Here's something you probably didn't know — the president of the state's largest teachers union is headed toward a pension fit for a one-percenter thanks to a sweetheart deal he enjoys with the state teacher retirement system.

If that sounds a little odd, that's because it is. Steven Cook, who's headed the Michigan Education Association since 2011, hasn't worked directly for the Lansing School District for two decades.

Yet Cook maintains an arrangement with the school district, and through that agreement, he still contributes to the Michigan Public School Employees Retirement System. Last year, the Lansing district contributed $51,976 to the system on behalf of Cook, even though he has no official responsibilities in the district. The MEA reimburses the district for the unusual provision that allows Cook to collect a much larger pension than he would otherwise get.

No surprise, Cook makes a whole lot more now as president of the teachers union than he did as a paraprofessional with the district. The payments the MEA contributes to the system now on his behalf are far greater than what he once made and have served to nicely plump his pension benefit.

According to the MEA's LM-2 report, which unions file with the U.S. Department of Labor, Cook made a comfortable $203,144 in 2014. The average public school teacher in Michigan earns about $55,000.

Cook could collect a state pension of up to $105,000 a year once he retires.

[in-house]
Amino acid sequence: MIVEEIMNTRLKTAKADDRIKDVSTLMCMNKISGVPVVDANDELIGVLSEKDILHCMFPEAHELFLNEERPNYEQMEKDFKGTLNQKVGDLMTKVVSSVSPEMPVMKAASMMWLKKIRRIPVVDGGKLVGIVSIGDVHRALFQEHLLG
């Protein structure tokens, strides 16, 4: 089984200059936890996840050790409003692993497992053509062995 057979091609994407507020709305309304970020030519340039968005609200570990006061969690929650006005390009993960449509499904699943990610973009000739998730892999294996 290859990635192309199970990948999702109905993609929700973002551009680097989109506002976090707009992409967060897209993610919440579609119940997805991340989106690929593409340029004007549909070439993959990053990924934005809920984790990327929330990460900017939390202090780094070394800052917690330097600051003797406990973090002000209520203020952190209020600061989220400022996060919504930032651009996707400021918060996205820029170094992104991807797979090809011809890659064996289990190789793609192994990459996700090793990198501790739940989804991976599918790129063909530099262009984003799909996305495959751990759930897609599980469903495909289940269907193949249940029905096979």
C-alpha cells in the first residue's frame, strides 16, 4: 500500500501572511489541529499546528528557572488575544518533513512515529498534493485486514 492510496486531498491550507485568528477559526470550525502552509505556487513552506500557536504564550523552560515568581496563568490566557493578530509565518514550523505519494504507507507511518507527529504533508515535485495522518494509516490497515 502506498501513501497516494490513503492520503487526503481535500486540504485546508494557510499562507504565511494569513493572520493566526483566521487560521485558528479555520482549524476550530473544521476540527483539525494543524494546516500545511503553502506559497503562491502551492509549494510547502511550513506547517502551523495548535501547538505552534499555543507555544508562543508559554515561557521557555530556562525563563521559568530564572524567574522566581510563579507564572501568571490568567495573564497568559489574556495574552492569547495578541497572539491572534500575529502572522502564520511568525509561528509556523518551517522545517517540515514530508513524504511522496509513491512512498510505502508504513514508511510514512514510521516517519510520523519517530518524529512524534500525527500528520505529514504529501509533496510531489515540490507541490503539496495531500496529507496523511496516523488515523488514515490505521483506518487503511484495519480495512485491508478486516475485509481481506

The union boss says his relationship with Lansing schools is not unique, and that since the 1960s all statewide officers with the union have had similar so-called release agreements with their home districts.

But they all haven't had this same pension deal, and that's the issue. State law changed in the 1990s to prevent future union leaders from exploiting the practice, but Cook was grandfathered into the system.

"We reimburse the district," says Cook, regarding payments into the pension system. Cook also maintains that he's not receiving a pension through the MEA, even though the union runs its own system.

That may be true, but given that the teacher retirement system is underfunded by $26 billion, it's not as if taxpayers are being held harmless.

And even though Cook's agreement with Lansing Public Schools doesn't appear to be illegal, it's a relationship that should end.

"It's a pension spike," says Patrick Wright, vice president of legal affairs at the Mackinac Center for Public Policy, which has investigated Cook's pension deal in recent weeks. "The outrage comes from this."

Some lawmakers are taking notice, too. Senate Majority Leader Arlan Meekhof, R-West Olive, is miffed about the arrangement, and says he's discussing a legislative fix.

"An MEA employee shouldn't have the same benefits as a state employee," Meekhof says.

That's a good point.

Cook's agreement with the Lansing district is reminiscent of the MEA-backed practice of districts granting release time for local union leaders. These educators receive a taxpayer-funded salary to do union work, rather than teach. The Legislature attempted to end the practice a few years ago, but the bill died in the Senate.

The union should fund its union work, just as it should be solely responsible for its pension obligations for direct employees.

The current agreement should make everyone involved, from taxpayers to teachers, feel uneasy.

As Wright asks, "Why are you helping the union president make a lot of money? How does that make sense?"

Ingrid Jacques is deputy editorial page editor

of The Detroit News.


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